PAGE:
How work and business is likely to change long term once we get past the crisis, and the capabilities you need in your business solutions to support this.
In recent weeks the world has been exposed to a global crisis, and as a result an unexpected and dramatic change of how we live our daily lives, communicate with our friends and family, and even how we work and do business. It’s to be expected that these changes, where work is concerned, will be here to stay in some capacity and will change the way we do business for the long term.
It’s very likely that the outcome of this crisis will be a major shift in the way we plan for the future of our businesses. In particular, the technology that we use to provide the agility and flexibility to swiftly adapt to sudden changes.
When looking at these changes and shifts in business three areas for consideration that come to mind: remote working, resource planning and supply chain validation.
1. Remote Working
Remote working will be here to stay to some extent. Much of the business world has realized that life can exist without lots of the face-to-face interaction that we once relied on. In some ways remote working was viewed as the ‘backup’ plan. However, the world has seen the educational system move to online learning, conferences and events become virtual webinars and meetings run online. All these activities have been moved to the virtual world with a surprisingly limited impact on productivity, communication and engagement.
For IFS in the Middle East and South Asia, we have secured the delivery of our projects remotely, with 93 percent of our projects continuing ‘business as usual’ in the virtual space. A large factor in realizing this is because of the great leadership and innovation demonstrated by our customers, who have driven the adoption of remote working within their organizations.
“We are IT professionals and it is now 2020! We must be thinking out of the box and be innovative in engaging new technologies to support working remotely and keep our project moving forward” – Emad Humam, Vice President Information Technology, International Maritime Industries.
Another good example of how new technology is enabling remote working is IFS Remote Assistance, delivered through Help Lightning, where a merged reality environment allows direct collaboration between remote field service workers, office-based support staff and customers as if they were side-by-side. This solution has never been more relevant as it ensure business continuity for those in the service industry during times of social distancing.
There are many substantial benefits to be realized from the implementation of IFS Remote Assistance:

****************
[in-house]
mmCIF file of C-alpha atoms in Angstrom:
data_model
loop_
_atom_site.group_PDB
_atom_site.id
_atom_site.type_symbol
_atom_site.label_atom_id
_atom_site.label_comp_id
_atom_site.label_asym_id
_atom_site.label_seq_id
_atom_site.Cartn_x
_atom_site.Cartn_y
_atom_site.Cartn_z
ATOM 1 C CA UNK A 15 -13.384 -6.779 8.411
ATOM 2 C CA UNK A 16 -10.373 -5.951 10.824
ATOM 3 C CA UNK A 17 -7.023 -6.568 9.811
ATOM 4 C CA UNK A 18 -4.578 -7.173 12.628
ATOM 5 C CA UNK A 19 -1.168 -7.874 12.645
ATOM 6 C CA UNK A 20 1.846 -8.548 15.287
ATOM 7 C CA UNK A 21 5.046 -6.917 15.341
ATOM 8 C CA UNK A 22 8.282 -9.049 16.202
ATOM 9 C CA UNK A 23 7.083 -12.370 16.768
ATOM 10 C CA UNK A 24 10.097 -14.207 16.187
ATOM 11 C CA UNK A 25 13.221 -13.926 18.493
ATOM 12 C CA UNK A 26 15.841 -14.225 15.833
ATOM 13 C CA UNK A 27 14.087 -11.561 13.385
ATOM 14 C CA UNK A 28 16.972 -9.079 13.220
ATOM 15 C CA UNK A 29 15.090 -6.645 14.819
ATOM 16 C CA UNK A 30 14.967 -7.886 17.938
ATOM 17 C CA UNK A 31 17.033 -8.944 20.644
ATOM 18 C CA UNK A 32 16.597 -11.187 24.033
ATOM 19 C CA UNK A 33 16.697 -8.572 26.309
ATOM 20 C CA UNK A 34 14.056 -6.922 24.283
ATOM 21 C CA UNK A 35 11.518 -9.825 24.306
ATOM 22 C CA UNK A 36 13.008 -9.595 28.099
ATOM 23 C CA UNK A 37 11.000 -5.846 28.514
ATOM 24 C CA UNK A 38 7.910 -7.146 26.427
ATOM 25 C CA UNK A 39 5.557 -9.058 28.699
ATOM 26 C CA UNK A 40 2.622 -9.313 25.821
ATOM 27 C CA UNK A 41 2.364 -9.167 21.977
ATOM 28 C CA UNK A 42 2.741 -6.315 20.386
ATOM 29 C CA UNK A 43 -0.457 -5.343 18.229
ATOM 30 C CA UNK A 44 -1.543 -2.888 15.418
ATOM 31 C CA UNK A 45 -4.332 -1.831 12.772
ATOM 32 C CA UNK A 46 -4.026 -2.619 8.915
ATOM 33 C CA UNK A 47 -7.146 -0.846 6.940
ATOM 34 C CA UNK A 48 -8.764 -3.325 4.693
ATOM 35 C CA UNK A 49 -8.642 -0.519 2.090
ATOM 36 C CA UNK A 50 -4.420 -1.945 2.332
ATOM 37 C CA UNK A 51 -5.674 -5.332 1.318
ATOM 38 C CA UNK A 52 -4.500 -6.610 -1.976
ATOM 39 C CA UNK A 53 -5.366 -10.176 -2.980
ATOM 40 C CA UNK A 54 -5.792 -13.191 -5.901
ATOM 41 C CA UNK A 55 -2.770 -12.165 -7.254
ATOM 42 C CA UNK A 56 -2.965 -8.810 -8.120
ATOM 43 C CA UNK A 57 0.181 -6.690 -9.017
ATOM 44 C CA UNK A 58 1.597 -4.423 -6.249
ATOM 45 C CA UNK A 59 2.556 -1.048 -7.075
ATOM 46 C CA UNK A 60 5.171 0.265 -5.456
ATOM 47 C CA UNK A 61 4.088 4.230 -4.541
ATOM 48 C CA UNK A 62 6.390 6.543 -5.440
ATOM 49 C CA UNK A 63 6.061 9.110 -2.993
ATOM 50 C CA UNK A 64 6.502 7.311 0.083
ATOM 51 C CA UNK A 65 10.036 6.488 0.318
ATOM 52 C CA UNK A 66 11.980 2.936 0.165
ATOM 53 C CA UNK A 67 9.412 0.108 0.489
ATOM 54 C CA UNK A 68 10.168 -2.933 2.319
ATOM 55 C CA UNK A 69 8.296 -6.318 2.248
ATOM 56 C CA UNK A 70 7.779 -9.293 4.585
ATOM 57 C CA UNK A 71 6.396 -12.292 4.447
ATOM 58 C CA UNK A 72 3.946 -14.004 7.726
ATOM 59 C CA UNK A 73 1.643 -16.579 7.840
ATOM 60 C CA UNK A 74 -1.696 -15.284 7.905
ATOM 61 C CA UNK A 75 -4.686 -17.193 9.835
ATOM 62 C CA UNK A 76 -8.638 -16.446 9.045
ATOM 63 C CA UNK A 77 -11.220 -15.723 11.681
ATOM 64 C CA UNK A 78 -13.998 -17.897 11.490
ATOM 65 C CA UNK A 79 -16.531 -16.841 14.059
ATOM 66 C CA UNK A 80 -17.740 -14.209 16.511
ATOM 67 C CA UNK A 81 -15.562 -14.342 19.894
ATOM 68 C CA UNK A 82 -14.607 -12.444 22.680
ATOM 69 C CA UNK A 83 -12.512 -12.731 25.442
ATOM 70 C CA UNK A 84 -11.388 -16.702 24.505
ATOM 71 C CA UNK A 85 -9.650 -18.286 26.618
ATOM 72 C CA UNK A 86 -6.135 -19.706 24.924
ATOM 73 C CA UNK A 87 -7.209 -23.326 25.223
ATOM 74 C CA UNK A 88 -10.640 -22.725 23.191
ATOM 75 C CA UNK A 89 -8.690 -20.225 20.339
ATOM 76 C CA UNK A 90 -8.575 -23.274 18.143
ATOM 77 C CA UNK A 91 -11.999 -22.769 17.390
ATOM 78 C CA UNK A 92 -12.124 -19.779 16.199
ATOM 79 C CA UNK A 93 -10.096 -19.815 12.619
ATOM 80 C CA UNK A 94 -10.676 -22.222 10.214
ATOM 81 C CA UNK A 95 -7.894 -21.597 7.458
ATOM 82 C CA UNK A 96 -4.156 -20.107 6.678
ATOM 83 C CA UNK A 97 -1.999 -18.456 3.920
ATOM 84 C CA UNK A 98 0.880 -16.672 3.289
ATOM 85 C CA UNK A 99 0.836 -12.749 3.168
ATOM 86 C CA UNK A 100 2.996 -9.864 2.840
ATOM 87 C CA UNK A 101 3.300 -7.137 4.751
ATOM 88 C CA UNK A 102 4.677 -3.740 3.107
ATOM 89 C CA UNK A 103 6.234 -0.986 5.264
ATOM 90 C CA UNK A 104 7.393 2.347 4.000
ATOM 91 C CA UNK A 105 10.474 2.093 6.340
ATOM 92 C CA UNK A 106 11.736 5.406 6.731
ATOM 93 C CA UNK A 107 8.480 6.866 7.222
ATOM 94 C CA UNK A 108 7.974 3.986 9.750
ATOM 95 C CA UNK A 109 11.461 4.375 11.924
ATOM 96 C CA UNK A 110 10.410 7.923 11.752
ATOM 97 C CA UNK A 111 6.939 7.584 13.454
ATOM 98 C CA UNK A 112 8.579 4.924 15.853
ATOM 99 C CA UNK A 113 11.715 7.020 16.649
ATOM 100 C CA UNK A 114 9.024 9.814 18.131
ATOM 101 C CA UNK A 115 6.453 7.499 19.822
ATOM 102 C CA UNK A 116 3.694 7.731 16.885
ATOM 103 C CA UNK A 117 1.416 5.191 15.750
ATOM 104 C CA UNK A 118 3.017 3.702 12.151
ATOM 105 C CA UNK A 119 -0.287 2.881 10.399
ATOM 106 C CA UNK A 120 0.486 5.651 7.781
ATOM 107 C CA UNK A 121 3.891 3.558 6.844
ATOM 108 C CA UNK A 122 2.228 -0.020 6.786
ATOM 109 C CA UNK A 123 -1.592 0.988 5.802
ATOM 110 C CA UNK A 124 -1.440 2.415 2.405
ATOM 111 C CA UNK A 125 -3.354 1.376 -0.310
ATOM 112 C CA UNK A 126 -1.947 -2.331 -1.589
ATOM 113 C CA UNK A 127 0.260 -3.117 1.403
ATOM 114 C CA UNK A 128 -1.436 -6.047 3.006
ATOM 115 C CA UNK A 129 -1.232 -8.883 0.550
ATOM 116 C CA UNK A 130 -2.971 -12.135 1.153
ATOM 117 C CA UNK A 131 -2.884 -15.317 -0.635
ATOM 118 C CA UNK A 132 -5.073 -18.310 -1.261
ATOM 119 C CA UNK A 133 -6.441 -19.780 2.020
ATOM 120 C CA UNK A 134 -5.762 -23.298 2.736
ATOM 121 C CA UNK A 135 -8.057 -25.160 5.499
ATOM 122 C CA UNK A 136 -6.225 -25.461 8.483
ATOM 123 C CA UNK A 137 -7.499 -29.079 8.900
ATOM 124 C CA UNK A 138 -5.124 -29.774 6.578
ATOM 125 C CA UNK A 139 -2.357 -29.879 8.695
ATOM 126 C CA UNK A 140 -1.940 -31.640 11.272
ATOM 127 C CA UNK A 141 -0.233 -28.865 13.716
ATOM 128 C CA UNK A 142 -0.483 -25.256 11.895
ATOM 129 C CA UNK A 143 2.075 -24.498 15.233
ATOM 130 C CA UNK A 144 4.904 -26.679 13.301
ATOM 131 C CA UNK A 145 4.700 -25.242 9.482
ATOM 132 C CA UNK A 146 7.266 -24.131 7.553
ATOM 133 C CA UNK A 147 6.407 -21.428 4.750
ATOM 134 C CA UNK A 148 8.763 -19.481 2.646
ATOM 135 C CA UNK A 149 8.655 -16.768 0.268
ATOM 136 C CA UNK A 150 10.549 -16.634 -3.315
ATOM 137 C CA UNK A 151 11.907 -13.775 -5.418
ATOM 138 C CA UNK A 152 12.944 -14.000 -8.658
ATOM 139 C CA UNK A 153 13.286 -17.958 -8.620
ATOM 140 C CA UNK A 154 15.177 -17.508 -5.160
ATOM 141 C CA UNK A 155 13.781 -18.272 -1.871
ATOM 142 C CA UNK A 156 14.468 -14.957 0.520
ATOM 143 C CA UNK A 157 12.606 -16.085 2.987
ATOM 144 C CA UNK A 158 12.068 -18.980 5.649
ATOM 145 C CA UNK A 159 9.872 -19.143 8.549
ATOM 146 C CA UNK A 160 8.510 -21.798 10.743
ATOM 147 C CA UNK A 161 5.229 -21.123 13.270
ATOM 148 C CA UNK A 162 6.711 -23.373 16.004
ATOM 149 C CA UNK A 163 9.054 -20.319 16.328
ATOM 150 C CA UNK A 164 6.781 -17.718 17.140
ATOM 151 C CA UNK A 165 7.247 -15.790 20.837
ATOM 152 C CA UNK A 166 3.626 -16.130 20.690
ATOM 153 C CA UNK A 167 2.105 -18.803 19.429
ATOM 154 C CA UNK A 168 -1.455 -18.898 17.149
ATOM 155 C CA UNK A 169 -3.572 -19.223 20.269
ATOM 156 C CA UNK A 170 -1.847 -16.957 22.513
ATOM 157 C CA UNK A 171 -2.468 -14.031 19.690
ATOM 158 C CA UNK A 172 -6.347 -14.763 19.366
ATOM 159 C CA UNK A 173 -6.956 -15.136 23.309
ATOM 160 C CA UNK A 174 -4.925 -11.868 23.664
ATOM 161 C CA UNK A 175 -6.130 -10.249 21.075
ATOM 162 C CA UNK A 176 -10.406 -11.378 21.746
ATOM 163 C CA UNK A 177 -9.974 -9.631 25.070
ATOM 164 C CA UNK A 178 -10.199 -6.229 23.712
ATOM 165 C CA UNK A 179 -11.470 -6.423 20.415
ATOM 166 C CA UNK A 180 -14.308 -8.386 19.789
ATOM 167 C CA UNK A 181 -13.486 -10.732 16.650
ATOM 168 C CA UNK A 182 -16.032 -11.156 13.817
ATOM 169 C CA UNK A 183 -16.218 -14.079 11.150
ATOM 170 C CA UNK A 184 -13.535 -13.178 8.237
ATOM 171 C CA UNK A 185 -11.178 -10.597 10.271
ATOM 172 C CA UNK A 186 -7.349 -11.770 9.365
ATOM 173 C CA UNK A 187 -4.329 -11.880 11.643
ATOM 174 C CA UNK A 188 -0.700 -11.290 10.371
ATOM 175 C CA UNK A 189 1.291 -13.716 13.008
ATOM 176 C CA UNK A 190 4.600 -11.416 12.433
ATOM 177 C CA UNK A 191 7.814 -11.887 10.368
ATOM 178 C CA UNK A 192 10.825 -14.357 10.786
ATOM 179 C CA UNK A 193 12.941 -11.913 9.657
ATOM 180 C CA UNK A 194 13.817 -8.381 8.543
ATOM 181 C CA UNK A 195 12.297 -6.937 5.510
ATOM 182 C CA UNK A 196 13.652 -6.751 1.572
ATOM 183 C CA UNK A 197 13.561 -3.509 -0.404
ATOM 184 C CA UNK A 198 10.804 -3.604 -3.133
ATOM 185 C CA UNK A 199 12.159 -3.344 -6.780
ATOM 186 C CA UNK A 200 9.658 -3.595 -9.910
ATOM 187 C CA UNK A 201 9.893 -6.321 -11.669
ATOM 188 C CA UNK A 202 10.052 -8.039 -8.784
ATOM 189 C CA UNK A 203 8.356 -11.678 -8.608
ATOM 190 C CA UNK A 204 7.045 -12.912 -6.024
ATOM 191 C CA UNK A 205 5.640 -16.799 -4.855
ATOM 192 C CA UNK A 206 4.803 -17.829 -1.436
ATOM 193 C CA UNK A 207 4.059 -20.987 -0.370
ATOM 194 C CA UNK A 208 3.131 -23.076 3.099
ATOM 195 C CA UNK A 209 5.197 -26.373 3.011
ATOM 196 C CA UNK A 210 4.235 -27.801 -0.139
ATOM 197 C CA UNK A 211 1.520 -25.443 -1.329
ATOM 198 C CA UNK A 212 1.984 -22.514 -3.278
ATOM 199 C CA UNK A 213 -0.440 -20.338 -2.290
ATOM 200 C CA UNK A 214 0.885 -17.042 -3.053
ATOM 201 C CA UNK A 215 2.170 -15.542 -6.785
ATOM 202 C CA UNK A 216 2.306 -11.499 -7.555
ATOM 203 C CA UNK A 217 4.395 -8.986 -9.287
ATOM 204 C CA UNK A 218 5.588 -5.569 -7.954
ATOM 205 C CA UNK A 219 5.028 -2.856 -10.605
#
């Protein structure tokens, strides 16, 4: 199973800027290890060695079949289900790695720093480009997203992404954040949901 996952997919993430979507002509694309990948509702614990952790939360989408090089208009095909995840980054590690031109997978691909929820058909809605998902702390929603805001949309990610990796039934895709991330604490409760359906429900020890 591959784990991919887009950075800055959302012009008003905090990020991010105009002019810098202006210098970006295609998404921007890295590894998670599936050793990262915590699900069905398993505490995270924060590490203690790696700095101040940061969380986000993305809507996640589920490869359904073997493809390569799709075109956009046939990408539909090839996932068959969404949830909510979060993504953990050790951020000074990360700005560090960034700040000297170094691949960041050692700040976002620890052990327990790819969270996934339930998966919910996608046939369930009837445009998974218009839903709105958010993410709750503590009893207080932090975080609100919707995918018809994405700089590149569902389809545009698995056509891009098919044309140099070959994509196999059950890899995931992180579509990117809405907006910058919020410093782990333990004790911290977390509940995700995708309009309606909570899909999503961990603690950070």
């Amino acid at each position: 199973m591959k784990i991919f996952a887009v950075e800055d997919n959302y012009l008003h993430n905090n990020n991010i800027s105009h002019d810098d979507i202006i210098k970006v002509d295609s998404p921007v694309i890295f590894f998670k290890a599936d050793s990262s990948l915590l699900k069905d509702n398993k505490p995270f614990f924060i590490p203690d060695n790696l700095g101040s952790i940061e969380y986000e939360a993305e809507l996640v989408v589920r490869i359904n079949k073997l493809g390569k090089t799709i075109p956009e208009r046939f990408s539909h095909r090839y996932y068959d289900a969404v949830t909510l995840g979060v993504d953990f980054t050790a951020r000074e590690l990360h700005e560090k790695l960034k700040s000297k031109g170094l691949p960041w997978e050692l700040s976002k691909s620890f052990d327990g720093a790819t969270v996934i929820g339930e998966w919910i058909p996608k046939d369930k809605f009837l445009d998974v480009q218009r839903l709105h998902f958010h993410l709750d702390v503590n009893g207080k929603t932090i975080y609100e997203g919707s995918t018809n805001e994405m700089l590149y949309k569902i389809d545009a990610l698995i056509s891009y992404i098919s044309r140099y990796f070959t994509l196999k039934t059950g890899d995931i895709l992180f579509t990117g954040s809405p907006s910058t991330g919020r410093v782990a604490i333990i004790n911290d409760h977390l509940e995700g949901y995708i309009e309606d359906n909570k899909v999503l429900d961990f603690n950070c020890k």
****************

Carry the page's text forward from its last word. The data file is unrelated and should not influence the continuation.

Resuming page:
- Enables at-risk technicians to work from home
- Faster remote response time
- Reduced margins
- Multiplying the utilization of the workforce
- Increased first-time fix rate
- Attract skilled workforce with innovative tools
- Real-time collaboration
- Customer satisfaction.
Learn more about IFS Remote Assistance in this customer use case.
2. Resource planning
This crisis has also resulted in a huge change in consumer demand. It has highlighted the ongoing discussion that manufacturing companies need to have some level of flexibility and agility to repurpose resources swiftly if needed.
For the manufacturing industry, there will now be a renewed focus on ‘resource planning’ and each businesses capability to repurpose their resources if needed to adapt swiftly to change. This change is not a simple process. It requires a system that can offer the ability to control detailed manufacturing processes, quality processes as well as optimizing resource planning and scheduling.
Just turn on the news and you will hear of incredible examples of manufacturers retooling to help produce supplies needed to save lives. Dyson is manufacturing ventilators, powered by the Dyson Digital Motor and re-engineered to meet ventilator requirements. Fashion label Armani announced it will be manufacturing single-use medical overalls. LVMH, the luxury goods company that owns Louis Vuitton, announced it will now shift the manufacturing of its perfumes to the production of hand sanitizer.
These are all very relevant examples of retooling, however, this repurposing isn’t a simple switch, and could be near impossible if a business doesn’t have the right software in place.
3. A renewed focus on supply chain validation
Some of the savviest, most forward-thinking businesses have been significantly impacted, some to complete collapse during the current pandemic as a result of breaks in their supply chains.
Moving forward from this experience we will see a drive-in requirement for ‘quality management’ within the core business systems, with supply chain risk analysis at the forefront of business planning. Businesses will be taking action to safeguard their supply chains from a possible future global crisis.
In order to reduce risk, there needs to be full visibility on the entire supply chain, and the right technology and solutions in place to have this view and act on anything that needs addressing. A structured audit process needs to be in place to vet any global suppliers. The right solution will provide an understanding of origin for the raw or semi-finished products and ensure that suppliers are complying with regulatory requirements. With this, risk can be reduced, but functionality such as ‘nonconformance management’ needs to be in place to address uncovered issues identified in the supply chain and react to them swiftly.
Right now, we are seeing an increase in early adoption of new technologies, people thinking outside of the box and a shift in the way we communicate and a new perspective and priority on agility. Learn more about IFS software and how it can help you and your business renew its focus on supply chain validation.
— IFS (@ifs) March 24, 2020
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